It was National Coming Out Day last Tuesday but the results of a groundbreaking survey on the health care experiences and challenges of the L.G.B.T.Q.+ population on Long Island, conducted by Stony Brook Medicine and released this week offered few reasons to celebrate.
“Probably the most alarming, if not surprising, finding was the severity of the mental health needs and experiences of depression, anxiety, and suicide attempts among the L.G.B.T.Q.+ population,” said Jennifer Mesiano Higham, the director of grants management at Stony Brook University Hospital, one of the many community-based health care settings that make up Stony Brook Medicine.
Specifically, the survey showed that 43.6 percent of the 1,150 respondents rated themselves as being in fair to poor mental health, while 33.5 percent had thoughts of self-harm, and 23.9 percent had seriously considered suicide within the past three years. Additionally, more than a third of those who participated in the study indicated they were suffering from moderate to severe anxiety, depression, or both.
Titled “The L.G.B.T.Q.+ Health Needs Survey,” it was available online to all L.G.B.T.Q.+ adults over 18, including individuals questioning their identity, who resided — or attended college or university — in Nassau or Suffolk Counties between June 2021 and September 2021.
Ms. Mesiano Higham explained that the survey allowed them to categorize attributes such as age, gender identity, and sexual orientation. “And that enabled us to see and demonstrate what we knew was the case, but didn’t have the data to support it, which is that the L.G.B.T.Q.+ community is not a monolith. There are segments of the community that experience really great disparities relative to other segments of the community. For instance, transgender folks and non-binary people who are pansexual tend to experience much higher rates of depression and anxiety, as well as issues around suicide, compared to the L.G.B.T.Q.+ population as a whole. So, we’re seeing a real behavioral health crisis for segments of that community that needs to be recognized so that we can come up with strategies to address those health needs,” she said.
She shared some of the respondents’ details of their health care experiences, calling them, “pretty shocking.”
A respondent wrote: “The potential of going through the health care system to be discriminated against, misunderstood, misinformed, or ignored, has been a large reason I’ve put off finding regular health treatment into my thirties.”
Ms. Mesiano Higham said that a transgender man wrote “that he definitely avoids annual pelvic exams because he doesn’t want to go into an Ob-Gyn office, which are generally pretty feminized environments.”
“I’ve been treated badly as a combination of being assigned female, being L.G.B.T.Q.I.A.+, and being a plus size,” wrote another individual.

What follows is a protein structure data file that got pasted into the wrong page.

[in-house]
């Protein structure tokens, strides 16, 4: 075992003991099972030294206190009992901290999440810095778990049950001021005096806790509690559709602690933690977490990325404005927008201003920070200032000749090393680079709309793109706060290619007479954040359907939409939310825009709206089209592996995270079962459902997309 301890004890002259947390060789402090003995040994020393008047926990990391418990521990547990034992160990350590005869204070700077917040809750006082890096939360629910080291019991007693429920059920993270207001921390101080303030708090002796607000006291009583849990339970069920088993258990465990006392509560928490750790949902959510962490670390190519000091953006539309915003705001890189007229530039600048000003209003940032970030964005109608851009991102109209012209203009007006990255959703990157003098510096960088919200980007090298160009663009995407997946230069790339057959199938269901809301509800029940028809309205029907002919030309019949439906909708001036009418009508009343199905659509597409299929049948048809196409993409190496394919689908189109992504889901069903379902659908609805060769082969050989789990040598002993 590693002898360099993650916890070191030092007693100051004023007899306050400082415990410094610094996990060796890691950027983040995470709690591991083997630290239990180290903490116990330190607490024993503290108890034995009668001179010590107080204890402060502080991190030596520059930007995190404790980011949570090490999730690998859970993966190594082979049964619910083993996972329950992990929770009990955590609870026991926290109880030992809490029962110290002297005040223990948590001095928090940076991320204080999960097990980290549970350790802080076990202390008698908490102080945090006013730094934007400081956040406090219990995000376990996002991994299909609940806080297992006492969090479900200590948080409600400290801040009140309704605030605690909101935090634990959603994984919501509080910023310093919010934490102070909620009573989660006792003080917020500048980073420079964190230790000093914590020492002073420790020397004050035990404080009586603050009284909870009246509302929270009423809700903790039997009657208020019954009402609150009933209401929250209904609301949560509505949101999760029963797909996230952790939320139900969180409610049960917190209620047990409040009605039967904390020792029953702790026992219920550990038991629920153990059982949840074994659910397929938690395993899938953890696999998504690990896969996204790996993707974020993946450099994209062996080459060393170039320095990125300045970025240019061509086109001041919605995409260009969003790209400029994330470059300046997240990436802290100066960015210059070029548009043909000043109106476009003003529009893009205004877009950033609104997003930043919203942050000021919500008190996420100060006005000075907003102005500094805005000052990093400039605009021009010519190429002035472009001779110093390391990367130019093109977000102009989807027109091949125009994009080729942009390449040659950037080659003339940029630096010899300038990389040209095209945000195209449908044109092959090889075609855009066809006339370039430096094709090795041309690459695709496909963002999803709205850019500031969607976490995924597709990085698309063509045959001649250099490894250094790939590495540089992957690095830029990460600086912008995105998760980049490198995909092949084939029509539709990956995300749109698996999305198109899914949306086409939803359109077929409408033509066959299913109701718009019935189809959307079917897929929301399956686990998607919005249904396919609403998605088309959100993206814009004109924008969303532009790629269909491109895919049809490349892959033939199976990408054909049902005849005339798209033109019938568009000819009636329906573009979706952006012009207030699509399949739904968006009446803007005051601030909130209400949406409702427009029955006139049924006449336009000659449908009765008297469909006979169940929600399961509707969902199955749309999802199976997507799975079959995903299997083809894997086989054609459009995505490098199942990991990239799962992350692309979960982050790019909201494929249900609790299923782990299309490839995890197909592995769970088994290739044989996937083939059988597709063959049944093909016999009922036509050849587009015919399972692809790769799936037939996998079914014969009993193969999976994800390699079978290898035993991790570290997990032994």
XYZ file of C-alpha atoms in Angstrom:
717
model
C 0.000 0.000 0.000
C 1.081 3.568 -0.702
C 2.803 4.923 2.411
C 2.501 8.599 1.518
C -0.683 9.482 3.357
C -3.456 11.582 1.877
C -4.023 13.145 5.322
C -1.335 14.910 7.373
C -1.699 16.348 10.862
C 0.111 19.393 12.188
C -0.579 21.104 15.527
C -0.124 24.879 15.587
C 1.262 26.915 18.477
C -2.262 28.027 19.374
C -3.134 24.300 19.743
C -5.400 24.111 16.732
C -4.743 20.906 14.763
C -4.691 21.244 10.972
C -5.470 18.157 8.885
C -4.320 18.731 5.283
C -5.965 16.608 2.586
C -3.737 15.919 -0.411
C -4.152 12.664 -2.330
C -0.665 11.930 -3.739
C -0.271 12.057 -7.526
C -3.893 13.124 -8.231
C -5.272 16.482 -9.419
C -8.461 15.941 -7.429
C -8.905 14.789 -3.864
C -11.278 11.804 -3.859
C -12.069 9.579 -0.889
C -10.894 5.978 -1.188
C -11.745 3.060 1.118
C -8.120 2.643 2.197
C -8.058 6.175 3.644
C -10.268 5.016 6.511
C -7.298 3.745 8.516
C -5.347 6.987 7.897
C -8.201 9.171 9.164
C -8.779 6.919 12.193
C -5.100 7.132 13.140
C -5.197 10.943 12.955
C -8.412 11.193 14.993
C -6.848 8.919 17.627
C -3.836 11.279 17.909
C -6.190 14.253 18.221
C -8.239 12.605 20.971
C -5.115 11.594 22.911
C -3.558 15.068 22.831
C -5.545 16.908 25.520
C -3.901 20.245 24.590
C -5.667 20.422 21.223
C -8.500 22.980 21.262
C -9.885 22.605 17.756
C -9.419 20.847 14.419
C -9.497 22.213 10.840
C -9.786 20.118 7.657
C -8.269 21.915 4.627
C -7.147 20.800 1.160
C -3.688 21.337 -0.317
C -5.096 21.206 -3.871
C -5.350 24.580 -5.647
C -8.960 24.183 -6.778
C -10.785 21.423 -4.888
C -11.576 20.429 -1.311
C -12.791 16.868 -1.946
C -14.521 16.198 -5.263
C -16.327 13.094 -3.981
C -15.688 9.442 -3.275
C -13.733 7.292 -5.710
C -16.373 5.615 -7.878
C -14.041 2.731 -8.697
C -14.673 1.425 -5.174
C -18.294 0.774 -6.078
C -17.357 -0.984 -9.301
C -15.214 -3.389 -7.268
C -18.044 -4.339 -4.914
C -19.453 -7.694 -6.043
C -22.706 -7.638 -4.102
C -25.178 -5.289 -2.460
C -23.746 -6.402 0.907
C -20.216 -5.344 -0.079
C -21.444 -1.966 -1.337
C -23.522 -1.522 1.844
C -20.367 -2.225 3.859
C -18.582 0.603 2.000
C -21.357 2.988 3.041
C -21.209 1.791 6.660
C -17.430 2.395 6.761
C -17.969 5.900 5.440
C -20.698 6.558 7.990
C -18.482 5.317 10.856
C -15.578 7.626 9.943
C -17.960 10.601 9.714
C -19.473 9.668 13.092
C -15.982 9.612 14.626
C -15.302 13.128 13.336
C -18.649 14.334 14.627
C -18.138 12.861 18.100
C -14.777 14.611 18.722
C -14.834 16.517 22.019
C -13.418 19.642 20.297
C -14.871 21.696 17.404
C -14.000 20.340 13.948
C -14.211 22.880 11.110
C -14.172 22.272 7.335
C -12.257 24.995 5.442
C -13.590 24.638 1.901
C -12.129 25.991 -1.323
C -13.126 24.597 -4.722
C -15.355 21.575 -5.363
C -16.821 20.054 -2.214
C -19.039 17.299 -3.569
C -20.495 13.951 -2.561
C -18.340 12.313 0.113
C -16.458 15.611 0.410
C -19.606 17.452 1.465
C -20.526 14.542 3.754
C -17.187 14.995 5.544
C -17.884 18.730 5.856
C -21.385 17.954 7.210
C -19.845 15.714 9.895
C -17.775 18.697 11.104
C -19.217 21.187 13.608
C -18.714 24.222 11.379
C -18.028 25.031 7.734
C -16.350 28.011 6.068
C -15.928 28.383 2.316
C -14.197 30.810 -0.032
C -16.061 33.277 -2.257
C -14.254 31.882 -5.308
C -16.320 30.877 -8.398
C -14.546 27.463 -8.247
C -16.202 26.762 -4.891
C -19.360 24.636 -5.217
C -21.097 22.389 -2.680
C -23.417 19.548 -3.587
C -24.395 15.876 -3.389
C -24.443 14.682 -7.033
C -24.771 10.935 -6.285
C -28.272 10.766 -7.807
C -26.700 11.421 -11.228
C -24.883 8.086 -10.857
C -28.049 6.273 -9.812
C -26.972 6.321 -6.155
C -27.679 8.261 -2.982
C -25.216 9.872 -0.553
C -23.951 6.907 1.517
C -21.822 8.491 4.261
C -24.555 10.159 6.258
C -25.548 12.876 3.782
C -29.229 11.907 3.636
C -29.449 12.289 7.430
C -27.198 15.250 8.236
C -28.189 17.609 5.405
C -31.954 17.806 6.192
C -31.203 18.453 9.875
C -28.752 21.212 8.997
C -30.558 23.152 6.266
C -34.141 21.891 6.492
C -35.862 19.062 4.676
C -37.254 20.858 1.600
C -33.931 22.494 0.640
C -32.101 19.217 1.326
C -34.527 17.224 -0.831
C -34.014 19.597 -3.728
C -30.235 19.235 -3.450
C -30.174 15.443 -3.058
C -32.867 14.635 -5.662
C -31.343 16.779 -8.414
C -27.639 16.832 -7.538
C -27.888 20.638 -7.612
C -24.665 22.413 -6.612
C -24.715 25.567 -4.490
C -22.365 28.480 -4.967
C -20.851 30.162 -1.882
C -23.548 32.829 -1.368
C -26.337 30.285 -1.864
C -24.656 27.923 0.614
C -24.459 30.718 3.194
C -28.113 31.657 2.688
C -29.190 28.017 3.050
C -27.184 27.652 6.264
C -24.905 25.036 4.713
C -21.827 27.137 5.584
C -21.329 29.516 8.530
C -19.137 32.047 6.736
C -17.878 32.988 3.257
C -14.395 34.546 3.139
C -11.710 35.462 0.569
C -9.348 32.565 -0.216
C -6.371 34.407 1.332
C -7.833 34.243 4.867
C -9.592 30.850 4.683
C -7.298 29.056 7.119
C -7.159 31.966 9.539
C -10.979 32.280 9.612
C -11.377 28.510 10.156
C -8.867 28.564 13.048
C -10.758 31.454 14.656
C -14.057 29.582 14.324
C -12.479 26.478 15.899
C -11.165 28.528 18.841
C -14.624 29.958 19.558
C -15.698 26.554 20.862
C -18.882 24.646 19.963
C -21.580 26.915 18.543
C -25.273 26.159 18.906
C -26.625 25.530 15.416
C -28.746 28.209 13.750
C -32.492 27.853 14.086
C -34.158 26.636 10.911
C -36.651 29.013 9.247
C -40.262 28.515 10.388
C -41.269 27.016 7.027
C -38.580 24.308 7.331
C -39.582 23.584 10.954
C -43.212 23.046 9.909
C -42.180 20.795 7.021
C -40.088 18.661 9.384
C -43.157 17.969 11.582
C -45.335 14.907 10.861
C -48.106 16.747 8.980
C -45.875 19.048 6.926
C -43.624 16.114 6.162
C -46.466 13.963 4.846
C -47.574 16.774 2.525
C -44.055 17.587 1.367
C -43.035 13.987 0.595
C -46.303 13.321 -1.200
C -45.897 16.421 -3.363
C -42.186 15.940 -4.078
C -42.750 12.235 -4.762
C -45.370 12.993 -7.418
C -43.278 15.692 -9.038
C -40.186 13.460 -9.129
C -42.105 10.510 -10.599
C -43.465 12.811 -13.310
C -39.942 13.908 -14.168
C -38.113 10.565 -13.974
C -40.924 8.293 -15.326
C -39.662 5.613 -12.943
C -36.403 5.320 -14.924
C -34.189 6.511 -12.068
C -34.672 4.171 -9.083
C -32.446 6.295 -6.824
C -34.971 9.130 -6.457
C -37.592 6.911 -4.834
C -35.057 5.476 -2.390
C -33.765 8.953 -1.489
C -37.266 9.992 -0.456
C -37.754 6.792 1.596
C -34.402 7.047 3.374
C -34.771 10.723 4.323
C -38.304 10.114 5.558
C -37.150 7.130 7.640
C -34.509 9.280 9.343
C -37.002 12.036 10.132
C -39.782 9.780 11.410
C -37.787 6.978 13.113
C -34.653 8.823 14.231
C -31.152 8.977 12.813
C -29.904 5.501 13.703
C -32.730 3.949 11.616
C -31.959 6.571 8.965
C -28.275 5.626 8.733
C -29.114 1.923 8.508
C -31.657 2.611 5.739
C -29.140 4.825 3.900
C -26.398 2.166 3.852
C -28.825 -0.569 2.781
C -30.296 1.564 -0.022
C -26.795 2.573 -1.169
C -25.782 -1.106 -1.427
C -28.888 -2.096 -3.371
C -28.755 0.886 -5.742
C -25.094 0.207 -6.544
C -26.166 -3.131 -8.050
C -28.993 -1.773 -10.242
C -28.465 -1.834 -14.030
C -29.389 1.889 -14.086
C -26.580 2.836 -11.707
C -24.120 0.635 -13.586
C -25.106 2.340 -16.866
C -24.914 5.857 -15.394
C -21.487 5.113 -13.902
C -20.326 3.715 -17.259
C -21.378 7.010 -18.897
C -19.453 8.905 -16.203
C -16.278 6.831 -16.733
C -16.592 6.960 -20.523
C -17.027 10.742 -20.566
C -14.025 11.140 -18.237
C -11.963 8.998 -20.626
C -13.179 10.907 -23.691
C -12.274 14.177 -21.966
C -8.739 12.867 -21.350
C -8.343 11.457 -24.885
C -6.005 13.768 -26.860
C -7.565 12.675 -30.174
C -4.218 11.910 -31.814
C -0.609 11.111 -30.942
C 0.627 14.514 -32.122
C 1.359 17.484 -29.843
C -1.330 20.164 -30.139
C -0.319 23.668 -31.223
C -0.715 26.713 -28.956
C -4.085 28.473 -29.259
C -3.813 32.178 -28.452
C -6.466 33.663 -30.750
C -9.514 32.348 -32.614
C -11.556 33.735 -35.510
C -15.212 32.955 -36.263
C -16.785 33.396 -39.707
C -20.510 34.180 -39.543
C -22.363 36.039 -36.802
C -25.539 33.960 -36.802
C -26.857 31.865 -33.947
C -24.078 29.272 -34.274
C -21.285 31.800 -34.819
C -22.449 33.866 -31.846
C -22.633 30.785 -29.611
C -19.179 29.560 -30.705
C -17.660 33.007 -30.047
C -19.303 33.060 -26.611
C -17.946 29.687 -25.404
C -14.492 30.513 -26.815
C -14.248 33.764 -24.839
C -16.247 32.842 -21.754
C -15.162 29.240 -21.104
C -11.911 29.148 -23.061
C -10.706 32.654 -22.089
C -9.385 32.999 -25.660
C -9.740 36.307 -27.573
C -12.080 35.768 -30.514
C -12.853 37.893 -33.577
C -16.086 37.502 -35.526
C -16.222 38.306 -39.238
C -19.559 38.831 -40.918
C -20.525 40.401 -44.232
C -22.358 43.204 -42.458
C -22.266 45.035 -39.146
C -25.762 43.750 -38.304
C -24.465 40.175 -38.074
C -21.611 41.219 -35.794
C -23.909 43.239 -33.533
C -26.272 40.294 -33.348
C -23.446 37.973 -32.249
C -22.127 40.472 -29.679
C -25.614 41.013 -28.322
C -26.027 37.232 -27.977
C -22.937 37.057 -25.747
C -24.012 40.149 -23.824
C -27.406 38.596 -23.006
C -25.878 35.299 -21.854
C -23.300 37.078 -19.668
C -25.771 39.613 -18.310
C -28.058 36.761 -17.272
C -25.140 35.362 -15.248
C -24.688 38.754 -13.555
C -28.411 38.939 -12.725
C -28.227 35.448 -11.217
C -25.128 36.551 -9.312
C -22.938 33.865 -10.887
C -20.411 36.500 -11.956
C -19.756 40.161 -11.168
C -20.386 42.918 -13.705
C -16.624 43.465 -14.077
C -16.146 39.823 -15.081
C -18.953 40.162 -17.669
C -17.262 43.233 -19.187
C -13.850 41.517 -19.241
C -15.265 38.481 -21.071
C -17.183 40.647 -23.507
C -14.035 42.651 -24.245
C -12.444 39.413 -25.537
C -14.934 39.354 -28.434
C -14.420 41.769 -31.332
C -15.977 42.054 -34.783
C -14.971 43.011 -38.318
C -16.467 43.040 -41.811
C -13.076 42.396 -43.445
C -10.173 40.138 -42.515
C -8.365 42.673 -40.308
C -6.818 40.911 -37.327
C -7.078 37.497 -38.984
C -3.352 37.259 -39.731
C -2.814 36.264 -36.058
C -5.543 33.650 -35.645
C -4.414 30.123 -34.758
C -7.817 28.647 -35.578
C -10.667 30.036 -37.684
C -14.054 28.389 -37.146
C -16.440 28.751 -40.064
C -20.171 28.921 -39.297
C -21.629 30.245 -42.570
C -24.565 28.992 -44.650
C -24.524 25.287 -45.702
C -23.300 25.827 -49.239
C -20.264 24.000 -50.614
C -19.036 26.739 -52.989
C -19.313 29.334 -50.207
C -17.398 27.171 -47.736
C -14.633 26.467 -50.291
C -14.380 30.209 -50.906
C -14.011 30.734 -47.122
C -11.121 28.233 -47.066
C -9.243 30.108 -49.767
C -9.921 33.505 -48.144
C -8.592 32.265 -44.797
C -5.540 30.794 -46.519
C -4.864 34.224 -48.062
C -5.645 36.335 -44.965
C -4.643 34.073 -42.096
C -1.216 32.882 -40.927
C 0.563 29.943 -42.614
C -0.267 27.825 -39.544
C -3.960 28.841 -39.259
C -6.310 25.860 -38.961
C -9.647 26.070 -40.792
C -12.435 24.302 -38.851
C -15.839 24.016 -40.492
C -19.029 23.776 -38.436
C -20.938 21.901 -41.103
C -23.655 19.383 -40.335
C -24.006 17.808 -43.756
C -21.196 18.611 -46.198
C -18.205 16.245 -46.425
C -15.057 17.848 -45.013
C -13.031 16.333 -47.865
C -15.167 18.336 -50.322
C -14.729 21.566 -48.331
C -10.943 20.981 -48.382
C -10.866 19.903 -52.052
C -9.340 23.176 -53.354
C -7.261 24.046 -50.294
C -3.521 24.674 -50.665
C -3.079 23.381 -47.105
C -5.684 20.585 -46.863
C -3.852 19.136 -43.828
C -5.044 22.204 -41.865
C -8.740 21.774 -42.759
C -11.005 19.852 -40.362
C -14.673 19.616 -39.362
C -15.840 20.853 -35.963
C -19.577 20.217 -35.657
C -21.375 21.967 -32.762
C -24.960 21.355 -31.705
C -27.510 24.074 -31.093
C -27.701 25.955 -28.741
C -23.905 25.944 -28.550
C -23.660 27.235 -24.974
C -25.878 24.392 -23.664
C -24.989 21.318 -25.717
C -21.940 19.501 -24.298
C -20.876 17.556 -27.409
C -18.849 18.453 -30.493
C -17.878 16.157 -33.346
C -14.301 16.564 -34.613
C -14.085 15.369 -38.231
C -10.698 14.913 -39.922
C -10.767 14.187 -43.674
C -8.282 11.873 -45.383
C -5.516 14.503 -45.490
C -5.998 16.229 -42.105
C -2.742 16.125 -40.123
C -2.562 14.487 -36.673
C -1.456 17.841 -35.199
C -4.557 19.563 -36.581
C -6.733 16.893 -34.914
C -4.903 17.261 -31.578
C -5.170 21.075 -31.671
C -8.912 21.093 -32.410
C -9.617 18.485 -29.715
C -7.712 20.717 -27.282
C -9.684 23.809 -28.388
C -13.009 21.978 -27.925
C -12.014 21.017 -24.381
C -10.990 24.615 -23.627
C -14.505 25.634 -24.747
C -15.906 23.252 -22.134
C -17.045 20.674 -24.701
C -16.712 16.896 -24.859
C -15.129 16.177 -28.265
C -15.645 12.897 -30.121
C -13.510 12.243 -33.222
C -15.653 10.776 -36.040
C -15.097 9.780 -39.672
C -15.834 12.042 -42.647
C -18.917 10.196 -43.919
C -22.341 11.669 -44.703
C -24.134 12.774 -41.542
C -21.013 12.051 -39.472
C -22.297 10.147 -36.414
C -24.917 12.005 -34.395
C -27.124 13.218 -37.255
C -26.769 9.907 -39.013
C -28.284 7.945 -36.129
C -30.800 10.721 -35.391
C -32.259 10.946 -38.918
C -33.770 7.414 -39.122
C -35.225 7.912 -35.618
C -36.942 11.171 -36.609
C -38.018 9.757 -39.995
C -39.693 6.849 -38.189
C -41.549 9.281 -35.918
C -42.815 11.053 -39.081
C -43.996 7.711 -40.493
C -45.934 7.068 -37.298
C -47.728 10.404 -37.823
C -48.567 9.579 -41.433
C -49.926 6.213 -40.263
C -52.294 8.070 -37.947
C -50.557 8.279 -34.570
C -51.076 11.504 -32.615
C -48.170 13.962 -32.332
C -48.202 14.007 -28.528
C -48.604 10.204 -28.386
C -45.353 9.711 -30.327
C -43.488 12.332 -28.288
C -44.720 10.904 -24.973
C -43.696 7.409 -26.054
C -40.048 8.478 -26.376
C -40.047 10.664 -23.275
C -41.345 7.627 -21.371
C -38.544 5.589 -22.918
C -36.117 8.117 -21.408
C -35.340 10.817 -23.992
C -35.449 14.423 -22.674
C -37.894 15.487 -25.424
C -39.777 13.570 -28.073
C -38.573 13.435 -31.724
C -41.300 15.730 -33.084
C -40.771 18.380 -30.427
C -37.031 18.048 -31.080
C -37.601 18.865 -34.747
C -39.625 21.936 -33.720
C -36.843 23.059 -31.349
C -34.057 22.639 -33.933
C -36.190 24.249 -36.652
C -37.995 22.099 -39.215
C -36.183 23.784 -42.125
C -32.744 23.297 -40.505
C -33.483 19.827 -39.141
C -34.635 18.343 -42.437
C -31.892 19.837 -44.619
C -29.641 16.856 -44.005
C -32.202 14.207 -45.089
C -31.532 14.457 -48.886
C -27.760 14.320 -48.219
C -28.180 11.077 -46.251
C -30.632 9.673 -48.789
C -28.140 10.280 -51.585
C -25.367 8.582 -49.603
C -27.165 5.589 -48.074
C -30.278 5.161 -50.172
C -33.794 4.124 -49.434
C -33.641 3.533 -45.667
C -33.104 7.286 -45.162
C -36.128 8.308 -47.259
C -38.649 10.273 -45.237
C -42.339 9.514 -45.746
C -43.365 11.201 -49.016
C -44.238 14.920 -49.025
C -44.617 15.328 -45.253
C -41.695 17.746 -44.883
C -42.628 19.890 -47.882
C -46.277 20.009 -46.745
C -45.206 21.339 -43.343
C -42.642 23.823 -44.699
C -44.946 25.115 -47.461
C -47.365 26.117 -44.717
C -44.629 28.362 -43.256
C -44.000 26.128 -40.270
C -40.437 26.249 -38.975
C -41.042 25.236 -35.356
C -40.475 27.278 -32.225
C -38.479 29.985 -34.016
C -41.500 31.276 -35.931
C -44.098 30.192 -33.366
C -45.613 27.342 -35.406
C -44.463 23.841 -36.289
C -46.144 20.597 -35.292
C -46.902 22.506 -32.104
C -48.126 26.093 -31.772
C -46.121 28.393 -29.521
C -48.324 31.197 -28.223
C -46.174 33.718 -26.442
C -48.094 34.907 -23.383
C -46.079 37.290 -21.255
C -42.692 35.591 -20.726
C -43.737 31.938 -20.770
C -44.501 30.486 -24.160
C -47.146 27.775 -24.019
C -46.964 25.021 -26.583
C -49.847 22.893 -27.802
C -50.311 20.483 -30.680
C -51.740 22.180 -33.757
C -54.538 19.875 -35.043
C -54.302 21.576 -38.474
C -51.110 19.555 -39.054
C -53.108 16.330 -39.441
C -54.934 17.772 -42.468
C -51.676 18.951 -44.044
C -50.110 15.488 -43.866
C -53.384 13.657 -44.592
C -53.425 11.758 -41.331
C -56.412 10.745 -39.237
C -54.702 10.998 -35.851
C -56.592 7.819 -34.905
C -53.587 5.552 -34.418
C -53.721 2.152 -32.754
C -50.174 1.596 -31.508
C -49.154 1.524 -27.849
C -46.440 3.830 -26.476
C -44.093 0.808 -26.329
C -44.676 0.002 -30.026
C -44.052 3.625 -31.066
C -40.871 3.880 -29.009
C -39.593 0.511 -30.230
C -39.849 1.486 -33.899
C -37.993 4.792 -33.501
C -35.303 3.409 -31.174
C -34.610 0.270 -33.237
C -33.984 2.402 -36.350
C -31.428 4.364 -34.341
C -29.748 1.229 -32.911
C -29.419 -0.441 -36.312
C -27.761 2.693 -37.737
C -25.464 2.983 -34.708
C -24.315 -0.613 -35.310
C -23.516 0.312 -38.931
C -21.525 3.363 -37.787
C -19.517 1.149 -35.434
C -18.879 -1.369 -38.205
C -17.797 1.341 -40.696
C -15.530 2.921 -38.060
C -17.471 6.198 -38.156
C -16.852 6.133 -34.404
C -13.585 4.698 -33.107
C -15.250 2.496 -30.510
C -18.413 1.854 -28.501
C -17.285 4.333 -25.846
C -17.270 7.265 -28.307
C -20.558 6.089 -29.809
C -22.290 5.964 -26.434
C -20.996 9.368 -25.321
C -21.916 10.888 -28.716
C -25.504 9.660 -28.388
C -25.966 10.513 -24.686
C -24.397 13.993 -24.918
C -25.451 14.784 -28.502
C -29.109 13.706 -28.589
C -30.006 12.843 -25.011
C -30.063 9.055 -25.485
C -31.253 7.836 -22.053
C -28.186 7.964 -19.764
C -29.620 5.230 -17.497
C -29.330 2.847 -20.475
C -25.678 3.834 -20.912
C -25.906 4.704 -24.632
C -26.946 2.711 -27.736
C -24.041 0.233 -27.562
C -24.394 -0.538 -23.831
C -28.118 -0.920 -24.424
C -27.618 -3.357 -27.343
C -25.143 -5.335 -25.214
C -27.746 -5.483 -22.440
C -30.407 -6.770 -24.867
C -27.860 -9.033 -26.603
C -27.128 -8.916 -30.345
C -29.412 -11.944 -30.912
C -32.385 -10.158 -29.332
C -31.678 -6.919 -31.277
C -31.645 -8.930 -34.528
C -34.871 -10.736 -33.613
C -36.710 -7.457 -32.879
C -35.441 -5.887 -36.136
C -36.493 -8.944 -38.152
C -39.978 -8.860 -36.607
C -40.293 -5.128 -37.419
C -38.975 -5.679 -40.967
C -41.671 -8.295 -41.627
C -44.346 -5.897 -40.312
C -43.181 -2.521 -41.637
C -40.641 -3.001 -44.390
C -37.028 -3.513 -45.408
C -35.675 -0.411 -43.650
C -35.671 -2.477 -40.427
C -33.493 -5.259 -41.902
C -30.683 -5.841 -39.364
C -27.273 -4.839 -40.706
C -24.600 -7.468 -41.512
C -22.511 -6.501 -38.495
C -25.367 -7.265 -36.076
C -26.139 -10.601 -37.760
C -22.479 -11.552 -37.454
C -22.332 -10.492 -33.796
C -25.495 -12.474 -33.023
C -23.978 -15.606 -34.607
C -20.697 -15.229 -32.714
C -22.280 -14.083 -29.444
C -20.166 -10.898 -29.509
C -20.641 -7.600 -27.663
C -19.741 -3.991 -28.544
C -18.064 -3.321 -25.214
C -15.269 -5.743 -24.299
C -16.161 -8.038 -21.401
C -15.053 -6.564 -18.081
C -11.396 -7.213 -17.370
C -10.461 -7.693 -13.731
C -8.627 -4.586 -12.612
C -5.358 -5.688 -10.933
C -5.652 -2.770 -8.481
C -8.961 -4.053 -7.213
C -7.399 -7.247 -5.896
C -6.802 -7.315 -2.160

The survey’s results will be most beneficial to the Edie Windsor Healthcare Center in Hampton Bays, named after the late L.G.B.T. rights activist. The center will use the data to expand and improve its already extensive care for all members of the L.G.B.T.Q.+ community and individuals living with H.I.V. However, Ms. Mesiano Higham pointed out that “the findings are being used not just to inform service expansion there but across our system, and also to inform training that will be provided to ensure that care is being delivered in a culturally competent manner across the system.”
Stony Brook Medicine’s three hospitals, including two on the East End (of which the Edie Windsor Healthcare Center is a part), were again named L.G.B.T.Q.+ Healthcare Equality Leaders by the Human Rights Campaign Foundation earlier this year.
And still, almost half of the survey’s respondents admitted to being in fair to poor mental health.
“I think to some extent, people just don’t know that there are providers that they can count on to have a positive experience. Maybe their prior health care experiences were so negative that it made them reluctant to access care. . . . So, we’re looking to chip away at that by making this directory available,” said Ms. Mesiano Higham, referring to an online directory of health care providers on Long Island, where L.G.B.T.Q.+ people will not face discrimination, delays, and systemic hurdles that often prevent this group from receiving the care they need.
“Our job here is to make those services available in an affirming way and to help people navigate our very complex system so that they can find the care they need and that they can always expect a positive, affirming experience,” Ms. Mesiano Higham said.
Stony Brook Medicine’s directory of L.G.B.T.Q.+ health care providers can be found online at bit.ly/3SY8mre.